Ever heard of that word? Until a few years ago, I wasn’t familiar with it, and believe it or not, I actually remember my first encounter with it. It was July 2010, our first trip to Conception Abbey in Missouri for Joel’s weeklong summer diaconate formation classes. While attending the initial all-you-need-to-know-for-the-week type of meeting, we were told that evening prayer would be held in the Holy Cross Oratory on the third floor of St. Maur Hall.
Oratory? Sounded a bit like lavatory to me. Those Benedictines sure are a curious lot! All too proud to admit I didn’t have a clue what an oratory was, I simply took my directions.
When the time came for evening prayer, I headed to the third floor of St. Maur hall, and walked into this prayer space.
As my fingers dabbled into the holy water font, I smelled the nutty aroma of incense. My eyes moved toward the altar and the sacred art carefully placed throughout the space. My senses awakened. I then understood the meaning of an oratory.
According to the Catholic Encyclopedia, the word oratory comes from the Latin oratorium, from orare, meaning to pray. An oratory is simply a small chapel, set aside by Church authority for prayer and Mass. The Holy Cross Oratory at Conception Abbey has been the place where I have not only learned to pray the Liturgy of the Hours these past four years, but also pray a “pick-me-up” Rosary or gather together for Advent or Lenten prayer services.
As busy as Joel and I have been the past four years with his deacon formation commitments, and as grateful as I am to see us soon transition from formation to ordination in August, I sure will miss our monthly visits to Conception Abbey. It’s through those visits where I’ve developed a great admiration for the Benedictine way of life — ordered, simple, and purposeful. There’s a time to pray, a time to work, a time to rest, and a time to play. While there, I find myself, almost spectator like, standing on the sidelines and watching monastic life unfold before me. I’ve bent the ears of a few monks, no doubt exhausting them with what seems to be a never-ending series of questions, which essentially boil down to this:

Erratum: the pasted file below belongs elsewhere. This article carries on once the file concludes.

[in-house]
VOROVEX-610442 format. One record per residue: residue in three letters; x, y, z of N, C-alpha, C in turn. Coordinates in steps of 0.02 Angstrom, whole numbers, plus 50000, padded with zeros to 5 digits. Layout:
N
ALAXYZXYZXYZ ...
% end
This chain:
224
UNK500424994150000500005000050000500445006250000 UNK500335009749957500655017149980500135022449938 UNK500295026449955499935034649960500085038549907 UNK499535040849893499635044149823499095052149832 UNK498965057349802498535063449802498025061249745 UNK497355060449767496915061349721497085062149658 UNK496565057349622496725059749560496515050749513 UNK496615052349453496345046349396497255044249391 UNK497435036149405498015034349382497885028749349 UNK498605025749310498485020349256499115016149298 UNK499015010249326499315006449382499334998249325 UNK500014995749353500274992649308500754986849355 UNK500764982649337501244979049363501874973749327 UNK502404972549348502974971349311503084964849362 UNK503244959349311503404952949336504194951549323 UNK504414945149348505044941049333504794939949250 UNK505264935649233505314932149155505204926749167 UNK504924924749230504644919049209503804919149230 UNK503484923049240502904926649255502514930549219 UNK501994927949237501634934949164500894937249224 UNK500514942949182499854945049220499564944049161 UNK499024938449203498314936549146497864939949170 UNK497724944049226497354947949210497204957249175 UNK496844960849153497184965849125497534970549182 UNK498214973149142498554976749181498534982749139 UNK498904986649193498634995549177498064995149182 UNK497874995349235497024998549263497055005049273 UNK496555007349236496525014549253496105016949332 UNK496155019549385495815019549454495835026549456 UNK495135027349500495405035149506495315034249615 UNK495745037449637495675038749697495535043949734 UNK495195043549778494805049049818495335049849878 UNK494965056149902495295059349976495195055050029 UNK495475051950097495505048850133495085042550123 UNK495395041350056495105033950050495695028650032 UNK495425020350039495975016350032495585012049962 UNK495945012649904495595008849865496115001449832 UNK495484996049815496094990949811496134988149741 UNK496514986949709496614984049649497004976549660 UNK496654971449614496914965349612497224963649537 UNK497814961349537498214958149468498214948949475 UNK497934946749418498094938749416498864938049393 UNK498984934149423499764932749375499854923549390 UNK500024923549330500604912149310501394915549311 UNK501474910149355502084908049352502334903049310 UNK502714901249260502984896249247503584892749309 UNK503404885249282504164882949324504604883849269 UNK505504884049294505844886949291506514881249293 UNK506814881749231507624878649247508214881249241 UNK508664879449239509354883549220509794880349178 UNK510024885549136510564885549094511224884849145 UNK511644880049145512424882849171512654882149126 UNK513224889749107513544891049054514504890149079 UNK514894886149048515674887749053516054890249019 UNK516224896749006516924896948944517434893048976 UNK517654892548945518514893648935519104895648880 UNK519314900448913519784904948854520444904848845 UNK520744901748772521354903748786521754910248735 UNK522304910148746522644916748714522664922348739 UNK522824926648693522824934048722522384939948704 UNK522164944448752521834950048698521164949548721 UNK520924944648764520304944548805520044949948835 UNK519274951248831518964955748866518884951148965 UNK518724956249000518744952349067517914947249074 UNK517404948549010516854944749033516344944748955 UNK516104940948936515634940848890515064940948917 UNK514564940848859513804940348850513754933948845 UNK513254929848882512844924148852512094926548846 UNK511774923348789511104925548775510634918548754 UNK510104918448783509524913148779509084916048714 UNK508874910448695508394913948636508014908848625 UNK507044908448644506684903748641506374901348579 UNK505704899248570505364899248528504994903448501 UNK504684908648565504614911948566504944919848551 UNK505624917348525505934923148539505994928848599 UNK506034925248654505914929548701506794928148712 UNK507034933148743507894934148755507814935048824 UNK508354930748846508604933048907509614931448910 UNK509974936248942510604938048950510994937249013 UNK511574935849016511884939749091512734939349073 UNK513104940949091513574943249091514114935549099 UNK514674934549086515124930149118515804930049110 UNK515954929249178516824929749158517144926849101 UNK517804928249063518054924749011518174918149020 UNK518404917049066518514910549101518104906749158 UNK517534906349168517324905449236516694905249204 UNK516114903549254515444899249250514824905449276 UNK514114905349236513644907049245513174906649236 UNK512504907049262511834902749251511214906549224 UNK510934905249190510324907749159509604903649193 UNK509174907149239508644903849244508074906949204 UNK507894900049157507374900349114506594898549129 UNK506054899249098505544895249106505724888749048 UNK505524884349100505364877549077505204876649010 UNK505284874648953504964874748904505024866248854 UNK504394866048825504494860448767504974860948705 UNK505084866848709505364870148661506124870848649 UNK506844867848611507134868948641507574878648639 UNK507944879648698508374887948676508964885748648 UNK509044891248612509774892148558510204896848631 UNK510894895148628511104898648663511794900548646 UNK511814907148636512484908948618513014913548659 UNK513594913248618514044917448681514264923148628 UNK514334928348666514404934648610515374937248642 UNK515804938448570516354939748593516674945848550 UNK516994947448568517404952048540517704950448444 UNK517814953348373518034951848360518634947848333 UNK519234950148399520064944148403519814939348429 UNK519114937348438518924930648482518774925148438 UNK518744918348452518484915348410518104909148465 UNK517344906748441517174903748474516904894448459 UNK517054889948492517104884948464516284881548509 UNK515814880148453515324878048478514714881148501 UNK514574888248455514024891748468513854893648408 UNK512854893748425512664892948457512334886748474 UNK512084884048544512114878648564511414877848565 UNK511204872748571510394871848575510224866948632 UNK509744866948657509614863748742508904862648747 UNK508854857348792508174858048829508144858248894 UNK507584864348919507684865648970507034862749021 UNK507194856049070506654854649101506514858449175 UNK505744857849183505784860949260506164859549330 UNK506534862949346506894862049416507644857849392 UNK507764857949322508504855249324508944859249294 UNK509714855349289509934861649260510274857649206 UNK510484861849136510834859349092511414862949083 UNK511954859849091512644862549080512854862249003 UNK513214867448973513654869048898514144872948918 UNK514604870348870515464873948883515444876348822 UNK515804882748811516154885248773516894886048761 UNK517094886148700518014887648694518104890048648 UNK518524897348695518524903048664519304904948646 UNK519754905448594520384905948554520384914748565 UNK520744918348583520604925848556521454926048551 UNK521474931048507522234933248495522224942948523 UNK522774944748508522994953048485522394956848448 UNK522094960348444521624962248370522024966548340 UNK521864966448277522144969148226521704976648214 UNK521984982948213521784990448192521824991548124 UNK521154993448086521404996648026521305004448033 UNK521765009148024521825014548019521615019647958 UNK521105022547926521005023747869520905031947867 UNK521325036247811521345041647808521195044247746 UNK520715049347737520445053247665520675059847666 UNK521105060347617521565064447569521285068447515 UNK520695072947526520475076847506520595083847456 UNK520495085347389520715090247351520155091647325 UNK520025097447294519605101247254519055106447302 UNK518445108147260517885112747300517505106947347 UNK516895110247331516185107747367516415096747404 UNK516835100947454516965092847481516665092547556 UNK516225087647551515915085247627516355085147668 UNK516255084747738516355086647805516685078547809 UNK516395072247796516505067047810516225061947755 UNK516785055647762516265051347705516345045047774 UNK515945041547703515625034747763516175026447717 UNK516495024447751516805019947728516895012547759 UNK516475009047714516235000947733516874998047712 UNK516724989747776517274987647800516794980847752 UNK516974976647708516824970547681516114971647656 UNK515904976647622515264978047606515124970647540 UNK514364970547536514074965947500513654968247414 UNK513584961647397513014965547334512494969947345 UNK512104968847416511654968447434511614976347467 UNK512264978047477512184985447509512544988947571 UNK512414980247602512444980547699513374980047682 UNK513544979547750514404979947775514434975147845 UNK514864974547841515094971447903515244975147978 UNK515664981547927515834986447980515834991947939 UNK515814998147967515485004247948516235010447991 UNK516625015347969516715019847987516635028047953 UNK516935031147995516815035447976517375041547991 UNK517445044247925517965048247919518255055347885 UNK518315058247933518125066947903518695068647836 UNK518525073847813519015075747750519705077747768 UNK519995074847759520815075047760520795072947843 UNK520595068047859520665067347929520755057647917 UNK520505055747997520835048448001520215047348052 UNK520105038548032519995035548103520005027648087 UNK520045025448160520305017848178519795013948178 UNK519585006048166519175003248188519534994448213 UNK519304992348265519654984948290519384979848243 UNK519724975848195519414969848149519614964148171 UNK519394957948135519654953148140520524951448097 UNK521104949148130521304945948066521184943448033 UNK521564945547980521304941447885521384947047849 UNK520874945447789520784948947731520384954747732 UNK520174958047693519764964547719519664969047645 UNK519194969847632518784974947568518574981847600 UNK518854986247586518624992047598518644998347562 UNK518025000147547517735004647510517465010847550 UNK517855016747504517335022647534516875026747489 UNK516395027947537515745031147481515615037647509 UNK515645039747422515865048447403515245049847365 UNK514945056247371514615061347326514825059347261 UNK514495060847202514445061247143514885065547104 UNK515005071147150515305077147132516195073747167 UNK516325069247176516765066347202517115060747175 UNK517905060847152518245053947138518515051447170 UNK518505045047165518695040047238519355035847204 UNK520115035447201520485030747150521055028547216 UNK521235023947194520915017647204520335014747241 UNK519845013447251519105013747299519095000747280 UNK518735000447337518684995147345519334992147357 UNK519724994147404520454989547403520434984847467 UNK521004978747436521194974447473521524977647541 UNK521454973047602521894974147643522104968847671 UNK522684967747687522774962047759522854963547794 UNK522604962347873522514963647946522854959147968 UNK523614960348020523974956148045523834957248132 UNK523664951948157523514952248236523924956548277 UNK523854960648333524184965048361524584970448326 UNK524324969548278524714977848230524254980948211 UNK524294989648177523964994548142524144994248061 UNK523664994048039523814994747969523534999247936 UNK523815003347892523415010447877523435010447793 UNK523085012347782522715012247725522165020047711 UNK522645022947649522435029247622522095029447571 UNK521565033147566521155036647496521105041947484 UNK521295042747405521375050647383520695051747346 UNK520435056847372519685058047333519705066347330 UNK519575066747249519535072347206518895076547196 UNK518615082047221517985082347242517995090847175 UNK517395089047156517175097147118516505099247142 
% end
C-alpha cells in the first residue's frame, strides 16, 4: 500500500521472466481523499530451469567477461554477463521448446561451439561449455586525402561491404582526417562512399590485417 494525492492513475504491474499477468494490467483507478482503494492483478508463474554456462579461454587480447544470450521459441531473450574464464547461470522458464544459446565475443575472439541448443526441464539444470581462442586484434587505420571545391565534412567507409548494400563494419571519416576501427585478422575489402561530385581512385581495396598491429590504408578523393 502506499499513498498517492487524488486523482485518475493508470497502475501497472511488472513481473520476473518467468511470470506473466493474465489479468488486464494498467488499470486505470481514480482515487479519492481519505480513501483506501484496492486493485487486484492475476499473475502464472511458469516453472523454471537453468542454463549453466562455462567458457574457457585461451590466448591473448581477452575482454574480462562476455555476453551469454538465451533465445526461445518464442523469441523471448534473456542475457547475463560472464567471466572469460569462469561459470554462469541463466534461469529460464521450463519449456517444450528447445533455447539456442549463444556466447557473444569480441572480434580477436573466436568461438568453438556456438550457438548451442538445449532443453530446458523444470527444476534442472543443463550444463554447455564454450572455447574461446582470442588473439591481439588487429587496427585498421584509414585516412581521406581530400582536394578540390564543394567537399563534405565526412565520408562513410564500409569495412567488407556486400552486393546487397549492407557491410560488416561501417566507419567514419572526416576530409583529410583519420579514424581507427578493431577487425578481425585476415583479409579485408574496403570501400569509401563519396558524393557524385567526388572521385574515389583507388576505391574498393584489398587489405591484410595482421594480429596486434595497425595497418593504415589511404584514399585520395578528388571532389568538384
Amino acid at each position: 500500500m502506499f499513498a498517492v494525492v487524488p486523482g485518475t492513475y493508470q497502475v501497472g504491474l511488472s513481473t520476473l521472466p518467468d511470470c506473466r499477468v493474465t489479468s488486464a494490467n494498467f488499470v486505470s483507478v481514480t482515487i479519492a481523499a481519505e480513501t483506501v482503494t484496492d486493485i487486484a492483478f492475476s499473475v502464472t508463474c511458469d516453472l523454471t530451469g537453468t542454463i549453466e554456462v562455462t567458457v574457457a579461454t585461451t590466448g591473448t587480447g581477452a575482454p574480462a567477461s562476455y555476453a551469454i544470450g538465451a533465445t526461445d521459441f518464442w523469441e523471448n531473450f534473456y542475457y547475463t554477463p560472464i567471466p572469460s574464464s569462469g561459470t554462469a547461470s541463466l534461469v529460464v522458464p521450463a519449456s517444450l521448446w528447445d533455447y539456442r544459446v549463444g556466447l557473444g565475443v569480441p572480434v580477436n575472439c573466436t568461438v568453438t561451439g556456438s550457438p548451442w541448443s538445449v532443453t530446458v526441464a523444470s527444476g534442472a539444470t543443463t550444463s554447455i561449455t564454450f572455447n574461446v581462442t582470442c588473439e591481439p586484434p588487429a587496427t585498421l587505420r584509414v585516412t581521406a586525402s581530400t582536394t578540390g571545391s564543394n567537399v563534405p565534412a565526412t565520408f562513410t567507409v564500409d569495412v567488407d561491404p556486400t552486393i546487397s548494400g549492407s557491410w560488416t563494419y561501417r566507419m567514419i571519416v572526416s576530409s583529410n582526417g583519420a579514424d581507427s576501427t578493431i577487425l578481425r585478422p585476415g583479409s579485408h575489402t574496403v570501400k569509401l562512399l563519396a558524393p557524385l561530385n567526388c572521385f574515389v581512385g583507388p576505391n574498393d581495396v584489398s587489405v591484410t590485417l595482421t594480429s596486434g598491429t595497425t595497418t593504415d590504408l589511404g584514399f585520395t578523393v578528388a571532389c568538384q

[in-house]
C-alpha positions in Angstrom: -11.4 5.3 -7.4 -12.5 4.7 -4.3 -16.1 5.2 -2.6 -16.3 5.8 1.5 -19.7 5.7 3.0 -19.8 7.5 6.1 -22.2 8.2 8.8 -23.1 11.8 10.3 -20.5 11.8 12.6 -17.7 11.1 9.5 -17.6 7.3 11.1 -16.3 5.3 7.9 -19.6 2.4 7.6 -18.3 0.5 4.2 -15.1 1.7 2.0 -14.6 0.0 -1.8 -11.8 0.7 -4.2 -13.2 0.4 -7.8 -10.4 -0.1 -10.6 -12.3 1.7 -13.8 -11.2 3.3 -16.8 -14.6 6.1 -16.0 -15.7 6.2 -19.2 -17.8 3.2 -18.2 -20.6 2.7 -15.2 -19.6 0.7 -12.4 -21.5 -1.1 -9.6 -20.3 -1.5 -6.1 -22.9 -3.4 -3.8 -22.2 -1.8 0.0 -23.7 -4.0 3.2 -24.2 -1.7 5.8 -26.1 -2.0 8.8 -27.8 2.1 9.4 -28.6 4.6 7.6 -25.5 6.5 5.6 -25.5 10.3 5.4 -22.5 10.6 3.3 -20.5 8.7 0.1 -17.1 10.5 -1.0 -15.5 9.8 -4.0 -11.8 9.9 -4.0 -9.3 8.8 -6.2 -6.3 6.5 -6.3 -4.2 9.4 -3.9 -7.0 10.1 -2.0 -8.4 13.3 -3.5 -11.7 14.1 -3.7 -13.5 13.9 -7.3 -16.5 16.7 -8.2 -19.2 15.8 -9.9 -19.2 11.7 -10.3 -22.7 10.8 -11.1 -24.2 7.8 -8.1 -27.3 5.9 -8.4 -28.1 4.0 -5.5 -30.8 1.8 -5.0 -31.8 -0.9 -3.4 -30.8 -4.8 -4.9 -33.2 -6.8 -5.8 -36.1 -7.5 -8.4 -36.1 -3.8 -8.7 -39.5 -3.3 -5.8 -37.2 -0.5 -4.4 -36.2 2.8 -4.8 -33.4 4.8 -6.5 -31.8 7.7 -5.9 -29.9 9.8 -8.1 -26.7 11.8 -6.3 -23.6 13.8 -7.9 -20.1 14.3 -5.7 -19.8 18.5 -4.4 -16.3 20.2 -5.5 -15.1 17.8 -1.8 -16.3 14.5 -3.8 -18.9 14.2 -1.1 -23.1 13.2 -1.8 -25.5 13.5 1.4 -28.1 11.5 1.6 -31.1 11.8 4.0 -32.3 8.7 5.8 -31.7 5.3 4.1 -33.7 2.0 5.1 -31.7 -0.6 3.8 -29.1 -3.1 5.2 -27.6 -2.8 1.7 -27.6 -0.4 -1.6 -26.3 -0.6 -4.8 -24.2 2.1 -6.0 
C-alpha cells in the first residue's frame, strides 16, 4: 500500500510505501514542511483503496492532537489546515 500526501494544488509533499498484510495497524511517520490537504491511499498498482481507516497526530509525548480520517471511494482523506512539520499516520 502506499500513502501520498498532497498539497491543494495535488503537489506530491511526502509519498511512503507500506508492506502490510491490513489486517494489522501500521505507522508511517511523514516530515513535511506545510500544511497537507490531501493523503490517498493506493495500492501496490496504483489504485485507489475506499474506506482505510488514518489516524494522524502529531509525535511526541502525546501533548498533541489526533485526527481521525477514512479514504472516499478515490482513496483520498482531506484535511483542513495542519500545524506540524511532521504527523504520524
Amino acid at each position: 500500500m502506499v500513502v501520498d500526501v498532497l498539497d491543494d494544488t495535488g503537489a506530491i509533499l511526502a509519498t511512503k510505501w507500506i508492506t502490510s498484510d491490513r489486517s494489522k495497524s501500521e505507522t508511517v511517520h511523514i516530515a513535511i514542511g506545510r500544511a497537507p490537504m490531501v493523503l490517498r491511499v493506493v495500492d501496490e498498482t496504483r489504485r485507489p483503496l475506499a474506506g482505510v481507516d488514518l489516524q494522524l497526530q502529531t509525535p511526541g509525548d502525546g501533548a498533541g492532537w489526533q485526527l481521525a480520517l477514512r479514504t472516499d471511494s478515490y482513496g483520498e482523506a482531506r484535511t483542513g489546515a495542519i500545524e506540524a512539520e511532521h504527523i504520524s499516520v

How, if it’s even possible, can I allow the domestic to become more monastic?
I’m learning the answer to that question is never-ending, always in flux depending on the stage and season of the people living within this domestic monastery. Yet I find I’m quite restless to make it happen and perfect whatever it is — perpetually seeking tangible ways to bring that Holy order, structure, and peace into Das Schmidt Haus. To no surprise, I’m naturally drawn to people whose souls are also restless to answer that question and have found practical solutions that work for their family. Thanks to both the local Catholic community and the larger Catholic blogosphere, I’ve found women doing just that, bridging home and church to live their faith well within their homes beyond Sundays.
Given all this, can you imagine my elation when I saw this book (The Little Oratory: A Beginner’s Guide to Praying in the Home) pop up on my social media feeds a few months ago? Extreme elation!
With simplicity and holy wisdom, authors David Clayton and Leila Lawler have birthed a beautiful book here, showing readers how to bring holiness, order, and peace to our homes. They also offer practical suggestions for how to live the liturgical life of the Church more fully. And look there … here comes that word oratory again! The book shows us how to create a little oratory — a little sacred space such like that sacred oratory at Conception Abbey — within our homes.
When the book arrived on my porch a handful of weeks ago, I immediately started reading it and couldn’t put it down until I finished, oh about twenty-four or so hours later. Then I started reading it all over again to really let the book’s message soak in. Now, I’m on my third (!!!) reading, this time slowly absorbing it one chapter per week with not only my husband Joel, but with others who have joined a virtual book club of sorts hosted by Elizabeth Foss at her blog, In The Heart of My Home. Additionally, the book’s coauthor Leila Lawler is joining Elizabeth for weekly podcasts to unpack the book’s message, chapter by chapter. These two women with their gentle, maternal, and wise voices have gifted us something grand.
I have so much on my mind now about this book and organizing my family’s little oratory (so much!). Lucky for me, Elizabeth has created a weekly blog link-up, and I’m planning on unpacking my thoughts and sharing them here week by week this summer. And to show this book isn’t just for the women, Joel promises to lend his voice from time to time, too. As the book states, the family needs the masculine side of things in the same irreplaceable way that they need the feminine.
One last thought. I went on a personal spiritual retreat last week at New Melleray Abbey in Dubuque, Iowa. As I walked the monastery grounds, I spotted the intersection pictured below. It pretty much sums up the inspiration behind my spiritual journey the past five years … seeking to bring the monastic into the domestic so that our family may be strong with the strength of God. I’m looking forward to sharing how we are doing that here, and I’m thankful this book is providing a framework. I highly urge you to check out the book, The Little Oratory, and the corresponding book club at In The Heart of My Home.
Jesus, Mary, and Joseph, pray for us!